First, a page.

• Nest information by linking to pages with more information. No one wants to scroll through eternity until they find what they are looking for! To keep potential volunteers on your page longer, encourage them to click on a link to get more information on topics that are too detailed to include on an overview page. Some ideas include FAQ’s, volunteer requirements, success stories, and current volunteer opportunities.  
  • Insert a clear call to action. One mistake many nonprofits make with their volunteer webpage is that they offer an “all or nothing” option to get involved. Either complete the application or leave the page. This approach leaves potential future interest behind. So, it’s a good idea to offer information that they can takeaway to inform their decision making via an opt-in form. Consider creating an info kit for download by entering their first name and email address as an easy way to keep the conversation going.  

Live Presentations  

Even though current conditions due to the coronavirus pandemic will make this approach more difficult to implement, live presentations to churches, schools, civic groups, professional associations, etc., can still take place.  

Consider moving your presentations online via Zoom and start enticing community members to get involved as a volunteer at your organization when it is safe for them to do so.  

Recruitment Events and Volunteer Fairs 

This is another volunteer recruitment method that has been put on the back burner due to the coronavirus pandemic; however, it can yield some results for your organization in the future if you participate in the right ones.  

In order for the investment of time and resources to pay off, only commit to attending fairs that are tailored to your organization’s cause area, or fairs that are hosted by organization’s that are typical providers of volunteers, such as universities, corporations, or volunteer centers.  

Paid Advertising  

Social media and other communication methods can do wonders for marketing your organization and the volunteer opportunities you offer in your community; however, they only reach as far as your current network.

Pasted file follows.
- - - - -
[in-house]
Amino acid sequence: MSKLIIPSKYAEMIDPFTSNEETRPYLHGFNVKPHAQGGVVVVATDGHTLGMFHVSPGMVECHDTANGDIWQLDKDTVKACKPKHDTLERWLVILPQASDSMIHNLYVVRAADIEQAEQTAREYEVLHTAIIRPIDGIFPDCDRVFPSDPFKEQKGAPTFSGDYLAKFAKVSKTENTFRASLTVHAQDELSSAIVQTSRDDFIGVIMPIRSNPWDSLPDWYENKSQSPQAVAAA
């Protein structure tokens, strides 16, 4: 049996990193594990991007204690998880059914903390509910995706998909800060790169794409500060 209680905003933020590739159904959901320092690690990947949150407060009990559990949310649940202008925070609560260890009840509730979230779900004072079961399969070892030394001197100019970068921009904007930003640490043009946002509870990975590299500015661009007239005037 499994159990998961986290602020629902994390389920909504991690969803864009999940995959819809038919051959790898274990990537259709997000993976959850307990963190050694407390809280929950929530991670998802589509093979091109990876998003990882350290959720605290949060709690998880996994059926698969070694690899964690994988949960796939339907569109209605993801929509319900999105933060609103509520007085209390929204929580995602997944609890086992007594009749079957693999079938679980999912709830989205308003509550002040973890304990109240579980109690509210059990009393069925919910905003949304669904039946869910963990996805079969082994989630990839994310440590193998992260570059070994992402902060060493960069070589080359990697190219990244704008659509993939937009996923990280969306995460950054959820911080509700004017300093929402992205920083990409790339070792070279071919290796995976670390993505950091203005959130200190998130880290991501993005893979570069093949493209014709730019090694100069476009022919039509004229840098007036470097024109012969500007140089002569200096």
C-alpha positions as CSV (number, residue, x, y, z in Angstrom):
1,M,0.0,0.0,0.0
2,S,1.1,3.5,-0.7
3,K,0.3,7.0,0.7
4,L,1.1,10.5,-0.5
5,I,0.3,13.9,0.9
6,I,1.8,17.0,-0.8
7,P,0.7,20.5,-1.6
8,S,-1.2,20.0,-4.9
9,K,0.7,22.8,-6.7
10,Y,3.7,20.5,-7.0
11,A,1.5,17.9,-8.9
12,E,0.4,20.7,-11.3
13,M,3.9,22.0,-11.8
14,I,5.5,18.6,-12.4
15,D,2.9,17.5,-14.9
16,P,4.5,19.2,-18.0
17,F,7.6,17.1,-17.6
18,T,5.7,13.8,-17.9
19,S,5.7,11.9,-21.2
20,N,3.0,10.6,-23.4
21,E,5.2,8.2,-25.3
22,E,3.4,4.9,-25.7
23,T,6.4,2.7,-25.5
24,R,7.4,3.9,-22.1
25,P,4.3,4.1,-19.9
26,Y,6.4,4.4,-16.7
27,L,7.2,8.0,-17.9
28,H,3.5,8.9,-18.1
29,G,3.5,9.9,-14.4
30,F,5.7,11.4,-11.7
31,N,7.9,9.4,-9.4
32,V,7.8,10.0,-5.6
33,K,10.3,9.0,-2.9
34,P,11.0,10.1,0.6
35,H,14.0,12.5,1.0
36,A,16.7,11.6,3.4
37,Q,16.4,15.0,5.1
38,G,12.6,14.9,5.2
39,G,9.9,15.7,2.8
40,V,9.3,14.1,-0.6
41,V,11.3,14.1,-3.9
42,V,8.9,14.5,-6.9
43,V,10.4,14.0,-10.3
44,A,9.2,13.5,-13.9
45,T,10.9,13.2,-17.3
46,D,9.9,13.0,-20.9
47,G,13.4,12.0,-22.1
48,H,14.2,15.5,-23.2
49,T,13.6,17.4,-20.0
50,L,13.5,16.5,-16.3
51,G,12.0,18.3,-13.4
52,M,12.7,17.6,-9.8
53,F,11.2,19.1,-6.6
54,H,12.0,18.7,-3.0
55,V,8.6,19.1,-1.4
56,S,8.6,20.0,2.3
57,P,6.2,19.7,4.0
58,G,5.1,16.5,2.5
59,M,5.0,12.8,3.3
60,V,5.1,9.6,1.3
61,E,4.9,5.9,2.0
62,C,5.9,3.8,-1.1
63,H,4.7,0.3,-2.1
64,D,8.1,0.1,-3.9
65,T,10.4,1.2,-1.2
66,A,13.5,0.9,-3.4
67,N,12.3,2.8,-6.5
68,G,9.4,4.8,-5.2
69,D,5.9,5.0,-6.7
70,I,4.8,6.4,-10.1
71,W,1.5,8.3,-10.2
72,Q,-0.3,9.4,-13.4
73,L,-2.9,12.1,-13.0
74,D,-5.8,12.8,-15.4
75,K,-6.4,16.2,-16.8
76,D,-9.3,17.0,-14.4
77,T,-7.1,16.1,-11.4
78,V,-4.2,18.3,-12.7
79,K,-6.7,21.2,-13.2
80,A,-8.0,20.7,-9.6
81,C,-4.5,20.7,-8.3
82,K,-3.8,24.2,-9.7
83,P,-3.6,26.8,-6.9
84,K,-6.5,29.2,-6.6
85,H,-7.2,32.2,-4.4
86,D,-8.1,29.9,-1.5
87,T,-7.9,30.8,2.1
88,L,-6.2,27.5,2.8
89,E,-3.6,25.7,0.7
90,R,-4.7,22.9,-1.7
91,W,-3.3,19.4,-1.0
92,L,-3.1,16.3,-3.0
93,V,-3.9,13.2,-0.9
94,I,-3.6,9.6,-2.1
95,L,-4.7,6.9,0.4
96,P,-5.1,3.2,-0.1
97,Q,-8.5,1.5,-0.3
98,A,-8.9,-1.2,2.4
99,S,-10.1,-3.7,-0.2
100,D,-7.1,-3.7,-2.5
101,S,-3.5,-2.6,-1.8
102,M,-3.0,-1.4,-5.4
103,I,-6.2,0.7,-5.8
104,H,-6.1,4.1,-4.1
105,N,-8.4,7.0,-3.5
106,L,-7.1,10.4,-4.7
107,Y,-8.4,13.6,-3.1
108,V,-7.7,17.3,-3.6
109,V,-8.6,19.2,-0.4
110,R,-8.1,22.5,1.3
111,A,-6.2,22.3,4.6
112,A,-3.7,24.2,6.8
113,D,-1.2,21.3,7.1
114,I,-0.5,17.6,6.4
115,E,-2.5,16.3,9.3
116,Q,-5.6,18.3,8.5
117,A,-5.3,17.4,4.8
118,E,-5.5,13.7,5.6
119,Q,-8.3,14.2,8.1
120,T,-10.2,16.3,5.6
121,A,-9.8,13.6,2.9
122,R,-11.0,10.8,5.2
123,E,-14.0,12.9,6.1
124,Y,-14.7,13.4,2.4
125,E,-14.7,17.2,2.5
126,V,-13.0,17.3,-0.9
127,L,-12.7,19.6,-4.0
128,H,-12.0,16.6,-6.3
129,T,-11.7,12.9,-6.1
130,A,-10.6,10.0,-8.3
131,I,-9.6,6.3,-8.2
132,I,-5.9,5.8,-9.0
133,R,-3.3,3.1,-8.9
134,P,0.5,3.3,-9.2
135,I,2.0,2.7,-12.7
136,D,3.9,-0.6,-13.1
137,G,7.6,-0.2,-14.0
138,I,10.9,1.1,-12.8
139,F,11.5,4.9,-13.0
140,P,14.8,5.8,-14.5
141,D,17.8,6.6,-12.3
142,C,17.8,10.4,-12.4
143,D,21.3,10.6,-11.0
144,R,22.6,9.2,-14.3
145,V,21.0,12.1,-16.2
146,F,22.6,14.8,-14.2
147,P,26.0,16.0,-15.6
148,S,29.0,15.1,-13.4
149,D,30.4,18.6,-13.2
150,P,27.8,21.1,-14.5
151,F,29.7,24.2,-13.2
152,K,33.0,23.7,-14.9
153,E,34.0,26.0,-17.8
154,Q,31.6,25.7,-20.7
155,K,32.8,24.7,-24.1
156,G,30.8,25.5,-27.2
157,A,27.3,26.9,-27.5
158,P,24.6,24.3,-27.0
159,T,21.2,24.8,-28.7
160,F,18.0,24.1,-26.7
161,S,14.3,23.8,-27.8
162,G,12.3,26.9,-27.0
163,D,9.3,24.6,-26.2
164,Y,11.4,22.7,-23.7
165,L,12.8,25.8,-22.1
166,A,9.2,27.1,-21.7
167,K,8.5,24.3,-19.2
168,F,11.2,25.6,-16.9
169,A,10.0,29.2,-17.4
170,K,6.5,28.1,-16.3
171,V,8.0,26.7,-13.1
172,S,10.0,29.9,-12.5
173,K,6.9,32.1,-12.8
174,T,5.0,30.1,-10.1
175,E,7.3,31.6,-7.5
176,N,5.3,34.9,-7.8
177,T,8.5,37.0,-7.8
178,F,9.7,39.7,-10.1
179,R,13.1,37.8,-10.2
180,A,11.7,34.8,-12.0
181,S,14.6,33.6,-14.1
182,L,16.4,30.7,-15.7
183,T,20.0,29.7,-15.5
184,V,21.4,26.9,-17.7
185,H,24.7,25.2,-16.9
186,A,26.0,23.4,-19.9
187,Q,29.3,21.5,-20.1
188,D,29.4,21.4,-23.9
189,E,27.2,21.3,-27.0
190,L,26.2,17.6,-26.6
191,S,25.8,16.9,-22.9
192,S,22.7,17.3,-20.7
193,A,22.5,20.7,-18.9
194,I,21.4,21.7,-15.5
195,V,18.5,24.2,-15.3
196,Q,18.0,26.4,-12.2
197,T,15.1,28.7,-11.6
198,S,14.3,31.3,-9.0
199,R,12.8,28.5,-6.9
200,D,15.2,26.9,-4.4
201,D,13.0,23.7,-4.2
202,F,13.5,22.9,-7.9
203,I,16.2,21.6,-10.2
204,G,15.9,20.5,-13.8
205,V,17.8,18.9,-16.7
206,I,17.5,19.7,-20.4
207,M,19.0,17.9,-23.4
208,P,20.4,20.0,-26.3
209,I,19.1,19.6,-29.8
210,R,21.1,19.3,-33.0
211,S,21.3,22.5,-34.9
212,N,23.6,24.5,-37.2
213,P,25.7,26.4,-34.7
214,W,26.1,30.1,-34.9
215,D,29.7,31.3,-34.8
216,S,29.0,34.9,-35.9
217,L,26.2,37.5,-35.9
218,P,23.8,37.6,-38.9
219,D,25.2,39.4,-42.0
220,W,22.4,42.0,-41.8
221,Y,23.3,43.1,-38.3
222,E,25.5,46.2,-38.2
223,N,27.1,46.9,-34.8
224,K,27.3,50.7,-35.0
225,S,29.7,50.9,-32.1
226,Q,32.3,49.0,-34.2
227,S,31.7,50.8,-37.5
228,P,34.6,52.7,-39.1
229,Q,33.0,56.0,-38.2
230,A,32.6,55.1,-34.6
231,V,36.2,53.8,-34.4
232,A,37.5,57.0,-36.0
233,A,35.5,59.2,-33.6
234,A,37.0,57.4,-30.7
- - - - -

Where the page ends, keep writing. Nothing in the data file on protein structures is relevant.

This is where paid advertising comes in. One of the biggest benefits of paid advertising is that a single message can reach a large or very specific audience, depending on the medium you select.   

Some options for paid advertising include:   

  • Magazines or newspapers   
  • Local radio and television stations 

While paid advertising can open up new worlds of people to your organization, this method will require funding, and the expertise of your marketing team to see results. 

Local Volunteer Centers 

Service clubs are found in nearly every community, and while they tend to focus on specific cause areas, you are bound to find one that supports the work of your organization. 

Clubs such as Kiwanis or Rotary are defined as organizations where members meet regularly to volunteer hands-on to help their community. Develop relationships with members in these groups, or join one yourself, and you’ll open up your audience of potential volunteers to a pool of committed community members. 

Local Corporations  

Much like service clubs, big corporations typically have a corporate social responsibility arm that generates support for nonprofit organizations in certain geographically and/or cause area boundaries.  

Research corporations that have a large presence in your organization’s service area and work through a plan to build a sustainable partnership with corporate volunteer programs that align with your organization’s mission, values, and volunteer opportunities.   

Your Next Steps 

It’s important that you analyze each of the above volunteer recruitment methods to determine if they are right for your organization.  

Some will have more success than others, and some, might not work for the volunteers you are trying to recruit to your cause.  

Whichever of the above volunteer recruitment methods you use, you can be assured that with a strategy in place, your organization will gain the exposure needed to be top of mind as the go-to place for volunteering in your community.